Nine Branch members gathered with other state AAUW members on October 26, 2013, to attend AAUW-AZ Fall Rendezvous in Mesa. Jan Bobbett, Toni Corrigan,  Donna Haugland, Margaret Horn, Margaret Noser, Janet Odle, Jeannine Reynolds, Paulette Schutes and Marjorie Wright participated in Position Roundtables and explored the topics of   ‘Across Generations’ (communicating with young women); Arizona’s 51st Legislature in Review; and updates on the Task Force on Human and Sex Trafficking. This event was hosted by the East Mesa Branch. SOME PARTICULARLY INTERESTING TIDBITS: Mesa Mayor Scott Smith,  a 4th generation Arizonan, welcomed the assembly. Mayor Smith currently is  the President of the US Conference of Mayors; the first AZ to serve in this position. He emphasized the importance of education in the advancement of America’s future. Members were invited to participate in a number of Roundtables Jan Bobbett reflected on her experience, “[One roundtable] was on fundraising. I listened for new ideas and shared thoughts about next year’s trivia event for raising funds for scholarships. More seasoned fundraisers liked the idea as long as we can make it fun and profitable.  There were other roundtables to prepare members for various leadership positions. We always learn the best strategies from those who have worked in the trenches before us.” Three amazing young ASU women (Carrie Robbins, Meredith Clark, Alicia Woodbury) shared their views on  what young women want and need .  Their combined paraphrased comments follow.  Networking serves different purposes for men and women: men-information based; women-relationship building. Many young women today are victims of a consumer-driven culture. The concept of a ‘poor’ student or the willingness to sacrifice appears to be disappearing, and adding to the student’s financial burden. It is amazing today what young women do not know. Huge amounts of information are easily available yet much of it is fluff and/or inaccurate. What’s true? What’s relevant? Most students come from a very protected generation and see feminism as passe. These young women take their rights for granted and  fear ‘being political’. They further reminded us that young women need to be mentored to become responsible, active citizens; the how and why to follow local politics. [One of the goals of the Sandra Day O’Connor House that we heard about last year in one of our branch programs.]  Programs need to be phrased to catch the attention of young women – to relate to them.  AAUW’s Tumbler (social media)  needs to be driven by young people in order to appear relevant, so they will take the time to pay attention. Dr. Anne Schneider, retired ASU political science professor, reviewed the last AZ legislative session  with some ‘tongue in cheek’ humor.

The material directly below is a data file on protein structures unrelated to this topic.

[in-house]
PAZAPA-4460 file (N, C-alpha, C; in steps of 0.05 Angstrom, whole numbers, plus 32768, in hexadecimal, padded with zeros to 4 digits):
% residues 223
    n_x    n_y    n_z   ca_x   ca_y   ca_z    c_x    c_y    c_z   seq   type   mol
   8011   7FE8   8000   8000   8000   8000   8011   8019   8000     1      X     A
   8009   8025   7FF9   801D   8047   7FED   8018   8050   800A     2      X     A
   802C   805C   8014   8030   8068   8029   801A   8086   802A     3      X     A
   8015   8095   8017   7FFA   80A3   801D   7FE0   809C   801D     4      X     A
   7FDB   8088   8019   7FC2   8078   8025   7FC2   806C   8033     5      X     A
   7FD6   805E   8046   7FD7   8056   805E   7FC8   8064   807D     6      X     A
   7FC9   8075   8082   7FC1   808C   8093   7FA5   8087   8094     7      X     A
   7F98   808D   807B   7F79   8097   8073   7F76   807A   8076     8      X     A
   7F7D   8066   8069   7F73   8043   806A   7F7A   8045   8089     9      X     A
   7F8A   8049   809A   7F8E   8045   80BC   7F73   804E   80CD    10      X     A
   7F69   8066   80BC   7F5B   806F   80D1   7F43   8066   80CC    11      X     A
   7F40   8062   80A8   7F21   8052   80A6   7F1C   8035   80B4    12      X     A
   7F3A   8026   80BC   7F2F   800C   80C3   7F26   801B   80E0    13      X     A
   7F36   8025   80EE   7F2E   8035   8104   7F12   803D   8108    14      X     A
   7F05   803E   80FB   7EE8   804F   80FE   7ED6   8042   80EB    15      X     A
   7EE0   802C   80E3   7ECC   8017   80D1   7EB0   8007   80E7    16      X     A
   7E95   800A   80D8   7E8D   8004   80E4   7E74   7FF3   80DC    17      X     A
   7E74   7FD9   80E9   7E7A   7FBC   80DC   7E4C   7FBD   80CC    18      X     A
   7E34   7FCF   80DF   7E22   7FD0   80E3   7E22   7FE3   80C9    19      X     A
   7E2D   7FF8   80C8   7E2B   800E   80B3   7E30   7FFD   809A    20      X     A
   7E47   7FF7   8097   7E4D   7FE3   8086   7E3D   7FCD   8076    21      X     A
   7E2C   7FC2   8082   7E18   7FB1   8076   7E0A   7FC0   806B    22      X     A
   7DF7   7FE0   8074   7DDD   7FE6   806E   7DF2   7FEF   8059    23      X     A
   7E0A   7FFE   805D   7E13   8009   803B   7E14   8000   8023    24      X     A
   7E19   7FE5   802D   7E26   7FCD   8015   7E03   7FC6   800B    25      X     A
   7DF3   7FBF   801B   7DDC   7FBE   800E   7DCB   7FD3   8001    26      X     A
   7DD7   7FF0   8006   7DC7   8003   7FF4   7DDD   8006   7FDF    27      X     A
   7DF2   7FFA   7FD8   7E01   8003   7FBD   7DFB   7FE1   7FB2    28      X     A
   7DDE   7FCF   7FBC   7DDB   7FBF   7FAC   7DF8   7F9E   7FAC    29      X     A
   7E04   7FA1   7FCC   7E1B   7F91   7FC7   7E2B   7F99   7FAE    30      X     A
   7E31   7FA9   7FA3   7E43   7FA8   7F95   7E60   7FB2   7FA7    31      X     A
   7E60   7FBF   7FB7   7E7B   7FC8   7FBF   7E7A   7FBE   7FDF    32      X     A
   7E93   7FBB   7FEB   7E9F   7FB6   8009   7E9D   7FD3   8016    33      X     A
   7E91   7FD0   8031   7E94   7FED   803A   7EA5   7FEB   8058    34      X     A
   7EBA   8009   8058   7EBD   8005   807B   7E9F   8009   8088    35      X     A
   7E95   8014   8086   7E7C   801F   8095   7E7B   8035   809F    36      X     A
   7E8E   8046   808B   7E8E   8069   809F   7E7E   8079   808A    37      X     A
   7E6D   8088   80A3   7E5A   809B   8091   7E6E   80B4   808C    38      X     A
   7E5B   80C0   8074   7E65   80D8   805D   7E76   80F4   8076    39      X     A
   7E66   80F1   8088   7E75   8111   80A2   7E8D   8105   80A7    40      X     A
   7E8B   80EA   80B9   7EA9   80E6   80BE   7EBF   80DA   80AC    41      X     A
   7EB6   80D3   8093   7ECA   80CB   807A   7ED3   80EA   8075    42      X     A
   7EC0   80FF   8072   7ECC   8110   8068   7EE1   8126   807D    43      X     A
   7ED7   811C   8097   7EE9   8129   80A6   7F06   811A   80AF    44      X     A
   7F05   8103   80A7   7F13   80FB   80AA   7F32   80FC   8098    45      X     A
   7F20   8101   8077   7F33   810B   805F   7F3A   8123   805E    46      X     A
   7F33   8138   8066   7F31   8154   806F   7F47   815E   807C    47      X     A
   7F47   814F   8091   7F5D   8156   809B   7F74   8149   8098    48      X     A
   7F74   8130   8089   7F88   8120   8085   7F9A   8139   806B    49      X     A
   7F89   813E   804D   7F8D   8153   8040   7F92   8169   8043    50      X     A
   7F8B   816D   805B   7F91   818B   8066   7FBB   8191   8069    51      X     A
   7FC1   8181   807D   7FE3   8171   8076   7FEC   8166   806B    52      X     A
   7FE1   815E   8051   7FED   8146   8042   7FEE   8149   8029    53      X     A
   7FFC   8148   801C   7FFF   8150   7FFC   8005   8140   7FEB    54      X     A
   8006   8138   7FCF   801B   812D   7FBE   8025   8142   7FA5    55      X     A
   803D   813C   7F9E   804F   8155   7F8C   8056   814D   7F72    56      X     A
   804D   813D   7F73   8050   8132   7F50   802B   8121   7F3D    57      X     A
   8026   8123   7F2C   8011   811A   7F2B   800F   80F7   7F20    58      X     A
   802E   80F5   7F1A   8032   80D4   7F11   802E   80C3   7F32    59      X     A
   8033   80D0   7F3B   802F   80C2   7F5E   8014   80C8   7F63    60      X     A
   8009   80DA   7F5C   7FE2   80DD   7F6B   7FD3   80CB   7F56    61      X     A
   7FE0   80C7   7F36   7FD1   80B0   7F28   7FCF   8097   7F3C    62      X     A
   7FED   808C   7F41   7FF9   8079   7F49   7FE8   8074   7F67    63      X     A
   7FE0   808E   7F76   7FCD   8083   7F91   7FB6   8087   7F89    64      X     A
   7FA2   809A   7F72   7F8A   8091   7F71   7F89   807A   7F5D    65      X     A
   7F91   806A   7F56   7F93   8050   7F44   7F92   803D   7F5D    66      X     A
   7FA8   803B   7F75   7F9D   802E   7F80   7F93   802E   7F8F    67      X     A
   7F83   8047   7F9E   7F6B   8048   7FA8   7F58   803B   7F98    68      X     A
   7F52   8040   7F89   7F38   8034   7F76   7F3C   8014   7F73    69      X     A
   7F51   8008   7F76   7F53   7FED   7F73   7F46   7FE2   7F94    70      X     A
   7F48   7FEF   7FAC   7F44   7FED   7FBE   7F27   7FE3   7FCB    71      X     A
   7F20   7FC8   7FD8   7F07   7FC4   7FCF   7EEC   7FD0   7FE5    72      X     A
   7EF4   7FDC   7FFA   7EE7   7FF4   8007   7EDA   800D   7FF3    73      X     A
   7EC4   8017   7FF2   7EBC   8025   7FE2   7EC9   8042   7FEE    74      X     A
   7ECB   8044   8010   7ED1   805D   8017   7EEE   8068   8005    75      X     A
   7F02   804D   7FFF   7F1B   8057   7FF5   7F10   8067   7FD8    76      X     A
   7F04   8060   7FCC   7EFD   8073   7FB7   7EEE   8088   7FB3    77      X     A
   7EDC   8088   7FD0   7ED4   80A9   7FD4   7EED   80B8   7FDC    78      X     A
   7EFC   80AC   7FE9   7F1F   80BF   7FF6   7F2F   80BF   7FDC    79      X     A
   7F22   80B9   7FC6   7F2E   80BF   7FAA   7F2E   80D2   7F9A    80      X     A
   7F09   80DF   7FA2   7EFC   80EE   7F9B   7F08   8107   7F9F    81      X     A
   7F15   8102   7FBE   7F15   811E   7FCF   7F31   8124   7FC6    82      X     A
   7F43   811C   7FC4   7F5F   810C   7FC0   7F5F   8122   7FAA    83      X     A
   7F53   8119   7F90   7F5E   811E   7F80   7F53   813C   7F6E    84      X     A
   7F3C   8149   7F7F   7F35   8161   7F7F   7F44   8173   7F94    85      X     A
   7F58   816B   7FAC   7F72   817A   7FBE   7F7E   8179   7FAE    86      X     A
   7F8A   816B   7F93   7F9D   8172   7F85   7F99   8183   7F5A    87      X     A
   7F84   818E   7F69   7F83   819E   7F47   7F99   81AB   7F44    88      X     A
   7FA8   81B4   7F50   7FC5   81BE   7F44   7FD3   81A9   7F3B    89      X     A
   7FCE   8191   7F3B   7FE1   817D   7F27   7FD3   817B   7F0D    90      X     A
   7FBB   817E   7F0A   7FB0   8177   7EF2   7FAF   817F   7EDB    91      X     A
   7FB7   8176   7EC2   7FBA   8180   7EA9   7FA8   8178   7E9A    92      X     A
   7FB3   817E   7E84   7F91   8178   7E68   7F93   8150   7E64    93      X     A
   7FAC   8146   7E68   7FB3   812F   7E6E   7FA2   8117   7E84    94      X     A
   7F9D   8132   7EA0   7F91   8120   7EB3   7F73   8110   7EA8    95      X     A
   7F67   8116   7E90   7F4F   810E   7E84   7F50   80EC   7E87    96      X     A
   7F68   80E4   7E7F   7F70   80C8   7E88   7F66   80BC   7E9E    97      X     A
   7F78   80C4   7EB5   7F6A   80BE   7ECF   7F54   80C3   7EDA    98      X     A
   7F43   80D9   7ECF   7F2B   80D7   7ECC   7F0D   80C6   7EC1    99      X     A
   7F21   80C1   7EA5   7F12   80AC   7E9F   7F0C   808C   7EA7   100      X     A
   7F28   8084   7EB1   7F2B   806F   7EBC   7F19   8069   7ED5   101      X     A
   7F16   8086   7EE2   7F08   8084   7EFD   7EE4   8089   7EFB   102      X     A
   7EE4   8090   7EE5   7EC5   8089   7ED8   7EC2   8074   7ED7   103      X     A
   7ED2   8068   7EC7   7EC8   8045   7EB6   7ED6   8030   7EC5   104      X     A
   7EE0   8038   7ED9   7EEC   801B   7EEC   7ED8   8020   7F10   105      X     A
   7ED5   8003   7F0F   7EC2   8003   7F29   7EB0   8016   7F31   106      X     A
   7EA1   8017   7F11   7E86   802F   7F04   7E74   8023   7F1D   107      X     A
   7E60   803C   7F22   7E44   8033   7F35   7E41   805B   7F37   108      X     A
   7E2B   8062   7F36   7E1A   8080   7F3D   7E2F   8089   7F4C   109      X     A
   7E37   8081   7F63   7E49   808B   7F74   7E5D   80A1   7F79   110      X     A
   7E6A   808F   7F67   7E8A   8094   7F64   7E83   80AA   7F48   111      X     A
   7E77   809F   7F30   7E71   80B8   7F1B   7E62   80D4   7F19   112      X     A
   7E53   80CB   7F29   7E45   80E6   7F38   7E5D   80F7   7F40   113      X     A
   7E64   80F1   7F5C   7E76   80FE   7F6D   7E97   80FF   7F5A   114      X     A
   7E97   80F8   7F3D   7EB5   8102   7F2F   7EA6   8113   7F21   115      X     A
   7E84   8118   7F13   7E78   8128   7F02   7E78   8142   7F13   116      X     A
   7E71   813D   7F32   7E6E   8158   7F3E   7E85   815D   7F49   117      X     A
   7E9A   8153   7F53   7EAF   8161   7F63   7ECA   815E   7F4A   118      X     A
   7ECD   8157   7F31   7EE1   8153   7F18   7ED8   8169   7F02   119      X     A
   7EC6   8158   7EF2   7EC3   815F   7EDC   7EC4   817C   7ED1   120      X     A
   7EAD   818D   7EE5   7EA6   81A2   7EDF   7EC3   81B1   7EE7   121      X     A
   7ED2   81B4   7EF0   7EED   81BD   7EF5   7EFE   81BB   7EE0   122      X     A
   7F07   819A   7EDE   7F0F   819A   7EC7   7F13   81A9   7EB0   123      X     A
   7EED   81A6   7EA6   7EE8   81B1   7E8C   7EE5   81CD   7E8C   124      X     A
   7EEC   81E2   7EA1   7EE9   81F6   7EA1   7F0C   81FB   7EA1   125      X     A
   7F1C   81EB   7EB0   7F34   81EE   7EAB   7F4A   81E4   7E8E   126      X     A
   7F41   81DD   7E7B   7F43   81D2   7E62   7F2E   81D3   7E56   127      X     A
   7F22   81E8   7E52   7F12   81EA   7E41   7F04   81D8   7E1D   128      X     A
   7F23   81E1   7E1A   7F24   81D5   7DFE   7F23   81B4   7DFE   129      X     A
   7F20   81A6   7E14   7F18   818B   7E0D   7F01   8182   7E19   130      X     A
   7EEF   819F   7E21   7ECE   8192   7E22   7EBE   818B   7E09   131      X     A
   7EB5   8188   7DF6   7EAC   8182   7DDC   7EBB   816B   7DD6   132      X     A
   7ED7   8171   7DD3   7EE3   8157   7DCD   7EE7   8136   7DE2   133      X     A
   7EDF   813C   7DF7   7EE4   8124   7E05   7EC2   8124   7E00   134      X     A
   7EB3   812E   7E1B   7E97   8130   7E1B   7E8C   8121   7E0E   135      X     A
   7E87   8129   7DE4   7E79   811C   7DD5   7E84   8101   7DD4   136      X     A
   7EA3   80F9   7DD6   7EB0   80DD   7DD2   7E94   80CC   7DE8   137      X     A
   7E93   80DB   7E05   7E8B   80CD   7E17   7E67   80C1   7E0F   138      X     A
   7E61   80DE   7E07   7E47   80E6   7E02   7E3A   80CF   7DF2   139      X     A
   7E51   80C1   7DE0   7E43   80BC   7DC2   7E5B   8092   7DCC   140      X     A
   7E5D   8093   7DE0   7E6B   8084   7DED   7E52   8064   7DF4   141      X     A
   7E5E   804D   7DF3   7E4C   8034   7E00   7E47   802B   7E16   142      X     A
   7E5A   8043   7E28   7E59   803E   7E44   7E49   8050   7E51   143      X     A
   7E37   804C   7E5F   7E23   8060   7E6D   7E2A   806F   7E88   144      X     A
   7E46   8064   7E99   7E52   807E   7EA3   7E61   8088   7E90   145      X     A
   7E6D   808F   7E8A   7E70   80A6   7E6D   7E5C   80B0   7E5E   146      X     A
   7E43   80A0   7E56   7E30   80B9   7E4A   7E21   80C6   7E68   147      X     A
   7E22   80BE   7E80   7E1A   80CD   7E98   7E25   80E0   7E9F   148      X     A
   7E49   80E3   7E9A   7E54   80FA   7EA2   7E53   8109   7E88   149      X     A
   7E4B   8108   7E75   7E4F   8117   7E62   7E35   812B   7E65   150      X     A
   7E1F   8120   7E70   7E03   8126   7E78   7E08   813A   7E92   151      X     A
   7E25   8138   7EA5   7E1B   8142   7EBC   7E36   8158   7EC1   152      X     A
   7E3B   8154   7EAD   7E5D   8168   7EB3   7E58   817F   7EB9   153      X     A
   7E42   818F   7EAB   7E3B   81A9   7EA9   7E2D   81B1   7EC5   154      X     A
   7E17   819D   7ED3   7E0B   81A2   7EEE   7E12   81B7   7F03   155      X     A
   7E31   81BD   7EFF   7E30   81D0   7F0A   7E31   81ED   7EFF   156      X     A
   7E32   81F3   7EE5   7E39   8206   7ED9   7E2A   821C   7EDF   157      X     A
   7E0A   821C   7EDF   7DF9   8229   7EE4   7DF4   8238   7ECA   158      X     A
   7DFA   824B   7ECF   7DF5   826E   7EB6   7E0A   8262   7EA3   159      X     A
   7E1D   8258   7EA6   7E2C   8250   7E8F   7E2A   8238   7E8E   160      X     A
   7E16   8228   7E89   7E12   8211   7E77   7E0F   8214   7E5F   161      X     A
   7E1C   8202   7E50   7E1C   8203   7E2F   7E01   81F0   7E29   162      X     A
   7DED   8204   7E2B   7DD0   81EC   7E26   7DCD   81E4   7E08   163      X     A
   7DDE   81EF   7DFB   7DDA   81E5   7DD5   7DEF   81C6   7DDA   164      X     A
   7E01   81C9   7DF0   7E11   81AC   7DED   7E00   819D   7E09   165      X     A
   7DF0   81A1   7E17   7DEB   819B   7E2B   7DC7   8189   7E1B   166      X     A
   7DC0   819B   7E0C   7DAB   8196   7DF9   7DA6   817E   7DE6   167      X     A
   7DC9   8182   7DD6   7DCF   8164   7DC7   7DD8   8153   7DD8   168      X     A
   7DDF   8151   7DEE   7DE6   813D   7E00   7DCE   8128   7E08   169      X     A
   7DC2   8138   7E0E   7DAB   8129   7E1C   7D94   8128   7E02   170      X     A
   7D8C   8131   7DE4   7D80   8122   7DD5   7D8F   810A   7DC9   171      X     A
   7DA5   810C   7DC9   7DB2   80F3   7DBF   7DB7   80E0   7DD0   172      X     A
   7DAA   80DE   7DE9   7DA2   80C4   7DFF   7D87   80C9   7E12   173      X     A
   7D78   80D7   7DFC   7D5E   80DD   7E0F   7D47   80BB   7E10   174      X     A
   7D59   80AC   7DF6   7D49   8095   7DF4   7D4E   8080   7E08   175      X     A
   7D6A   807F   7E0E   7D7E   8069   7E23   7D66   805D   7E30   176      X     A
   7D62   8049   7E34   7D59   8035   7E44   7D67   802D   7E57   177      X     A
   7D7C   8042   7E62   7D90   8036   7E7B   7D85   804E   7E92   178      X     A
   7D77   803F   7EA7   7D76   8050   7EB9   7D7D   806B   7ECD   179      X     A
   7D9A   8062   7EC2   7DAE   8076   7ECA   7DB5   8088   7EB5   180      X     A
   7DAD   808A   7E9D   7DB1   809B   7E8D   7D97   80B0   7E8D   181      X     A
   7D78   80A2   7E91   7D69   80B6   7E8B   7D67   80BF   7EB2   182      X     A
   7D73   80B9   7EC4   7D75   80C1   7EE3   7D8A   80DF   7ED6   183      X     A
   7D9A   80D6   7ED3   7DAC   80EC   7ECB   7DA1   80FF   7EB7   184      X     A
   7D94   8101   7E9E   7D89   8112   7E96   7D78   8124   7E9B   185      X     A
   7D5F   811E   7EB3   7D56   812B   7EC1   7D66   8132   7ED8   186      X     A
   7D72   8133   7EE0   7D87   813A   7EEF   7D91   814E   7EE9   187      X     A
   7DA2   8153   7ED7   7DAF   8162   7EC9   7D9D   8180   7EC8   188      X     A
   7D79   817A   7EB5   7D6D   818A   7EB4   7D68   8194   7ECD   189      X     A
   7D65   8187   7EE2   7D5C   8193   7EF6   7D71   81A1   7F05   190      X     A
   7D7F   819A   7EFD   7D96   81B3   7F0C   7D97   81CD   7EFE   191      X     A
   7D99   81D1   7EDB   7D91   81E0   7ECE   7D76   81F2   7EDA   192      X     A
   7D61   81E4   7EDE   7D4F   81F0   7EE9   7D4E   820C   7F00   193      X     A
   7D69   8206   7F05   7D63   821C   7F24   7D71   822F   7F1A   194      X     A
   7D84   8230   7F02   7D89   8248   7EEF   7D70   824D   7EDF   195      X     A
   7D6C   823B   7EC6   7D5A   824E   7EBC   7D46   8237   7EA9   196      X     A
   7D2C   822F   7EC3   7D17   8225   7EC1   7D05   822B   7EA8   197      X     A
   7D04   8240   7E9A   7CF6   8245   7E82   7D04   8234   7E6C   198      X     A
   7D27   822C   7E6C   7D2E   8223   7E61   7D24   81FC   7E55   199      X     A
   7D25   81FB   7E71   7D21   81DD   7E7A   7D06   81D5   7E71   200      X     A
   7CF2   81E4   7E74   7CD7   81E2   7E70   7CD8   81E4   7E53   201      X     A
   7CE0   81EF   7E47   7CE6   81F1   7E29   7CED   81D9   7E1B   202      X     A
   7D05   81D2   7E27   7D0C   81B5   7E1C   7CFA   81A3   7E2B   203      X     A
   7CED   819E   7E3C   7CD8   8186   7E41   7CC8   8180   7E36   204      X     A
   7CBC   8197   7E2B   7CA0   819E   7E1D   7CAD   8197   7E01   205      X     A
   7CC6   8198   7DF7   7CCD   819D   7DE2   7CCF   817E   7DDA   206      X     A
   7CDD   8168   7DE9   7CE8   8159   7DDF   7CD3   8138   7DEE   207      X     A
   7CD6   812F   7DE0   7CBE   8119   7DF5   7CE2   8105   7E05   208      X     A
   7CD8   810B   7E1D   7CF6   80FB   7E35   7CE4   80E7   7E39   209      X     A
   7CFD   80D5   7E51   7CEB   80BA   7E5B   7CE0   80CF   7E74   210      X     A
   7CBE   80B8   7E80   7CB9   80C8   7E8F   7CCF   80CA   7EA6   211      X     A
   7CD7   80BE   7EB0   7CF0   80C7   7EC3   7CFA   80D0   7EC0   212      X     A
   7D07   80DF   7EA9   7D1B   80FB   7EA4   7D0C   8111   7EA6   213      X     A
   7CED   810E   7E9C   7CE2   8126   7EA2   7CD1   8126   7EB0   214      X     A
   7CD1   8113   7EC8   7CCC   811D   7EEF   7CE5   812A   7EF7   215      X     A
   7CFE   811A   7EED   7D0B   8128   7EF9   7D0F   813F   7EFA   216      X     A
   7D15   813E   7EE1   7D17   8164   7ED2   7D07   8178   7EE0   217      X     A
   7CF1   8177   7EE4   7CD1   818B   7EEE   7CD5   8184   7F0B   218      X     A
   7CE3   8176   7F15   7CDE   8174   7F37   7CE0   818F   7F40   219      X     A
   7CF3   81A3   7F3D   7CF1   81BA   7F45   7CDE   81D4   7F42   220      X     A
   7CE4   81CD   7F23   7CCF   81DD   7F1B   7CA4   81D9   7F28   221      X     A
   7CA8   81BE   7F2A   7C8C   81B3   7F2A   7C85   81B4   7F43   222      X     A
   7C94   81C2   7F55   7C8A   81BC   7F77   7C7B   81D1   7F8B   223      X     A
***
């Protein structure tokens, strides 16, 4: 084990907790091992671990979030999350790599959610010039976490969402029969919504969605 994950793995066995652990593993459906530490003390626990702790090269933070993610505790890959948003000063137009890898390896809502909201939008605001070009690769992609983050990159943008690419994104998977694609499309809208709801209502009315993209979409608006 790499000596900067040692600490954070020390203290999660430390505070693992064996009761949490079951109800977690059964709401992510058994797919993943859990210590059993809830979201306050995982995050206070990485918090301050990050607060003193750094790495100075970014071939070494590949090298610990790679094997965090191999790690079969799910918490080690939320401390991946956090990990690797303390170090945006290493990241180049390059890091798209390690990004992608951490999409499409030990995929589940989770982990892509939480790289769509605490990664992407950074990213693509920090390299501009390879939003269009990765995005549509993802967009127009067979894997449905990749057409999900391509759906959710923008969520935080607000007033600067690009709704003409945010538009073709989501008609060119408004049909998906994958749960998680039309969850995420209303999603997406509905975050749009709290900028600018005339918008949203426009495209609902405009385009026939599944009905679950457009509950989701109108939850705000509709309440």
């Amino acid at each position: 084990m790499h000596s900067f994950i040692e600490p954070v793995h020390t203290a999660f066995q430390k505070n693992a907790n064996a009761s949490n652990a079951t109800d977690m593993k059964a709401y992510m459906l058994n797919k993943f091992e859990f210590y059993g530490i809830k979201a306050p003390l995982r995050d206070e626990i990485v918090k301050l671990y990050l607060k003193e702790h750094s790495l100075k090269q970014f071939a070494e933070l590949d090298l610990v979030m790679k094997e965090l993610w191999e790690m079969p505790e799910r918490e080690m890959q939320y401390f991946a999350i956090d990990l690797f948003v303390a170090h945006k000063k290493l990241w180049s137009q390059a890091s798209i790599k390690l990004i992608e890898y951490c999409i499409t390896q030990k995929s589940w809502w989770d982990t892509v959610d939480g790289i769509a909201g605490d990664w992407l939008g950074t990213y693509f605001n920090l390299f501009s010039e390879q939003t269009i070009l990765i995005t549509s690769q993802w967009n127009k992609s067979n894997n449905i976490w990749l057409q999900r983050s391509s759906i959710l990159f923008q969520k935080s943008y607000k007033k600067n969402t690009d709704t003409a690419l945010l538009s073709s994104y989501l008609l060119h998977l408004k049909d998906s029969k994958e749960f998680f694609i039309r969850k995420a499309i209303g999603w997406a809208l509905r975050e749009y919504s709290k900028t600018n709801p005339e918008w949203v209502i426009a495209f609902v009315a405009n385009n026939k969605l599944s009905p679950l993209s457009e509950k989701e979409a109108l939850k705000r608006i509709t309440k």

• ‘Kookie’ stuff – [if you recall Laurie Roberts, the AZ Republic, had numerous columns about ‘dekooking’ the Legislature] the famous ‘bathroom bill’ and ‘birther bill’ are examples.
  • ‘Sneaky’ stuff – the ‘strike everything’ procedure allows a legislator to advance a controversial bill that can’t make it out of committee by taking a different bill with a totally unrelated title that’s already passed committee,  gut its contents and substitute the contents of the controversial bill and sneak it through at the end of the session.
  • ‘Slippery Slope’ stuff- the ‘camel’s nose under the tent’ type of bills that appear innocent enough but set the ground work for much more serious attacks later on i.e. voting rights and reproductive rights.